My Dad was born in Ontario, Canada, and my Mum was born in Lincolnshire, England. That's already a somewhat complicated life. Now take all that and move it to Bainbridge Island, Washington. That places the ingredients of my background into a cultural mix that includes people from the Philippines, and Japan, not to mention others.
My Mum converted to Roman Catholicism in order to marry my Dad, and that put her into a community by default. She may have been utterly rejected by her new in-laws (she was) but she had a built-in community at Saint Cecelia's Church. I suppose that's where this story really starts.
My God-mother was a woman named Kimiko Sakai, but we all grew up knowing her as Auntie Kim. She and her husband Toshiro (Uncle Tosh) went to our same church, and she and my Mum built a friendship out of their shared sense of being alien. Despite having been born and raised on Vashon Island, Kimiko knew she would alway be 'other' because of her Japanese heritage. To her credit, my Mum understood that, though her own English background was much more palatable to the Bainbridge Island sensibility, that she would also always be 'other.'
I'm not very good at remembering things. I get pictures and feelings, but I'm not the kind of person who can tell you the colour of my sweater on the first day of third grade. I remember being in Auntie Kim's house many times. I remember her beautiful Japanese garden. I remember Uncle Tosh lifting weights in the basement of their house and praying to the Blessed Virgin Mary for strength before hand. I remember her mother-in-law (Botchan) working in the fields. I remember being in the kitchen while Botchan prepared food and helping a little.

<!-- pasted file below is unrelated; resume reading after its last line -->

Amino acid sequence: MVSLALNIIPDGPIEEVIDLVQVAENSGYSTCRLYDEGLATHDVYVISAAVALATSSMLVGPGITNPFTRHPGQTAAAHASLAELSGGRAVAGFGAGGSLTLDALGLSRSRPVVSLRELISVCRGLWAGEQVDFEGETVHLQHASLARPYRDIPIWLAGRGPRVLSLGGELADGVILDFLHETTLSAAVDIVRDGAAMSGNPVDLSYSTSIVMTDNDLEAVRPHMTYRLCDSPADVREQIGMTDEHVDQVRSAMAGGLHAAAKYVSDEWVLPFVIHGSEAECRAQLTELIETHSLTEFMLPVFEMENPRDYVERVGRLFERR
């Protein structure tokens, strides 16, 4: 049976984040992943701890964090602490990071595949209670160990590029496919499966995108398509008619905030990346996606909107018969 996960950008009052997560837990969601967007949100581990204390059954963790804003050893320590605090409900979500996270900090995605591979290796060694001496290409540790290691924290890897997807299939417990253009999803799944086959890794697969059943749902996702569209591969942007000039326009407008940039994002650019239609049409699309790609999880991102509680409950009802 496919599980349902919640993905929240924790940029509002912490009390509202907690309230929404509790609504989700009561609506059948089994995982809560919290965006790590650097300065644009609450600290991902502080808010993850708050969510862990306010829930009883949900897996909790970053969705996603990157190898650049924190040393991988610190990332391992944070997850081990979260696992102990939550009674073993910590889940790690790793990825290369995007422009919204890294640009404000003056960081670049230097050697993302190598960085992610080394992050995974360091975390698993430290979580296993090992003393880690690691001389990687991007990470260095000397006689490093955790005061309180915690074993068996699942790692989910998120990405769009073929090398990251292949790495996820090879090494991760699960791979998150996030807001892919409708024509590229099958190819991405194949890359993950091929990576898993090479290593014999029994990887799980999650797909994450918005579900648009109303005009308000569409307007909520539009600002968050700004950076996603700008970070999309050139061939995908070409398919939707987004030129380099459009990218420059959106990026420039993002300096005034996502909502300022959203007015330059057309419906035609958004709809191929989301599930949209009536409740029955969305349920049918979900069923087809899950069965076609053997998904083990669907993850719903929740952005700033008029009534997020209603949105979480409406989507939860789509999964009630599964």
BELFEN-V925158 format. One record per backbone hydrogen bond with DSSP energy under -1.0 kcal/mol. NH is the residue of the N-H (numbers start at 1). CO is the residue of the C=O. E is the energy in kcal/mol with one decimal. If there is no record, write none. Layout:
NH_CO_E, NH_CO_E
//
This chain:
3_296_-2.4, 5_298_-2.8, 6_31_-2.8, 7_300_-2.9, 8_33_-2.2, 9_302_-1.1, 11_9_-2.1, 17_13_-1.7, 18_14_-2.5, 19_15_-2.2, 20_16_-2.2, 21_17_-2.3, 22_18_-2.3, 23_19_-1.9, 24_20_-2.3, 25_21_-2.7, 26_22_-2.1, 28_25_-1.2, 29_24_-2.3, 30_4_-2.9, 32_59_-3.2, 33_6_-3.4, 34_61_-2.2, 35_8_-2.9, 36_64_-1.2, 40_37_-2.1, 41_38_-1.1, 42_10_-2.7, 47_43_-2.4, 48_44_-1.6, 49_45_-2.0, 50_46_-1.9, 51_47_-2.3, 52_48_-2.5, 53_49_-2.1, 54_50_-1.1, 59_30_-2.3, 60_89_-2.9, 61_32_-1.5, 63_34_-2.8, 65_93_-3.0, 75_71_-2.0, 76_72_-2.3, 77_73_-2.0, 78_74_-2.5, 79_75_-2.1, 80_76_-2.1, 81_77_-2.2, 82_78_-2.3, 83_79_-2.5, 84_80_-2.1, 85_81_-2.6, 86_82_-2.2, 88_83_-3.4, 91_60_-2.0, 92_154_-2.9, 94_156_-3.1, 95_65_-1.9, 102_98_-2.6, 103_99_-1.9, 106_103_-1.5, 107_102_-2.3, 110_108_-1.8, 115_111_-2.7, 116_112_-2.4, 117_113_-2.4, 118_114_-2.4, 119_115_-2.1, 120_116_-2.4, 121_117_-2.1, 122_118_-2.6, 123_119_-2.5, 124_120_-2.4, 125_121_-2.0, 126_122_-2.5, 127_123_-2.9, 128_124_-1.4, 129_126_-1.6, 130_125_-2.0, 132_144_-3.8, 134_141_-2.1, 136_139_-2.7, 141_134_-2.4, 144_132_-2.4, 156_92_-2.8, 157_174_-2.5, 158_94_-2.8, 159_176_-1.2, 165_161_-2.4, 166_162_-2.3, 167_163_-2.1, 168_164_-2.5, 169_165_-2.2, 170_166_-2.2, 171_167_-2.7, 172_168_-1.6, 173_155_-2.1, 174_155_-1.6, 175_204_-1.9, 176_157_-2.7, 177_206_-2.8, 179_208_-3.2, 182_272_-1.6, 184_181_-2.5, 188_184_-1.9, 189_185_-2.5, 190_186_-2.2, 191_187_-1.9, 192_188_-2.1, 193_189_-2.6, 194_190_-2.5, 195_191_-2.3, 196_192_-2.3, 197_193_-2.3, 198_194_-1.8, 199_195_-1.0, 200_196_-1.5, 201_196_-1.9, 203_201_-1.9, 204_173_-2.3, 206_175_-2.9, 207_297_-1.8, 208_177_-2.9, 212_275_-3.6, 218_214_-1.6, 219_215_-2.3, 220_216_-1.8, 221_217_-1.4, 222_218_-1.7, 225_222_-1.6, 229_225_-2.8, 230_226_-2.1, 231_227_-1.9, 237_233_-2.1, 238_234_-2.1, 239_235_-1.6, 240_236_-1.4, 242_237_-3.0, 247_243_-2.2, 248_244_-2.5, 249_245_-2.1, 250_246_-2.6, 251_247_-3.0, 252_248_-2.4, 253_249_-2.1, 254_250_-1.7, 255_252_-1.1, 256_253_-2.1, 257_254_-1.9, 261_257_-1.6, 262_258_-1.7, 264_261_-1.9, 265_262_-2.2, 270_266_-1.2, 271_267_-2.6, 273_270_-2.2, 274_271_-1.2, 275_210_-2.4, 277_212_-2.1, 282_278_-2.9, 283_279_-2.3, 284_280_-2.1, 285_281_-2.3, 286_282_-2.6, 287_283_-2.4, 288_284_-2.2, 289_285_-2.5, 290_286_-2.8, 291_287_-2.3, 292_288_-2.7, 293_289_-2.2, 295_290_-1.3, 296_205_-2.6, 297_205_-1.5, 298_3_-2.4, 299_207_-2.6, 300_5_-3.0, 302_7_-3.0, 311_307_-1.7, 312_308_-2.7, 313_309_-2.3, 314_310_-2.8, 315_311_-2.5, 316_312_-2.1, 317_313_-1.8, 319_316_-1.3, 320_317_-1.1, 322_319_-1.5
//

So, when I had my very first kitchen of my own, what did I make? Sukiyaki! It was a favourite growing up, and I wanted comfort! I called Mum for the details. How much soy sauce? How much aji-mirin? Never mind the fact that there wasn't a soul within miles who knew what aji-mirin was. I made do.
Through all my years of being a vegetarian, I could deal with missing bacon, but missing Sukiyaki was a lacuna I couldn't accept.
So here, my dear reader, is my current Gagne Family Sukiyaki recipe based on half-remembered formulas and strange emotional attachments but I will promise you one thing: there's nothing but fucking love in the bottom of that pot. I'll wager my soul on that.
Gagne Family Sukiyaki
Sauce:1 cup soy sauce
1 cup aji-mirin
1 cup sake
1/3 cup erythritol (working on the carbs, eh?)
2 eggs beaten
Warm the sauce ingredients until the erythritol is melted. Allow to cool, then add the beaten eggs.
|Brown the beef|
(if that's a mystery to your grocer, move on. There's no substitute for paper-thin marbled beef)
3 scant pinches of aji-no-moto
1 white onion
1 bundle green onion
1 bundle celery
3 bundles bok choi
1 carrot made into flowers
(because that's what Grandma Sakai fucking DID, Carole)
1 can water chestnuts
Brown the beef. Add three slant pinches of aji-no-moto
Add the onions and stir until they start to soften
Add the non-green ingredients
Add the sauce
Add the green ingredients
Cover the pot and start to blog about your background.
Then it's all good.
|The white layer|
|Add the sauce|
|It takes a lot of green|
|Bubble bubble in progress|
|Yup. That's the stuff.|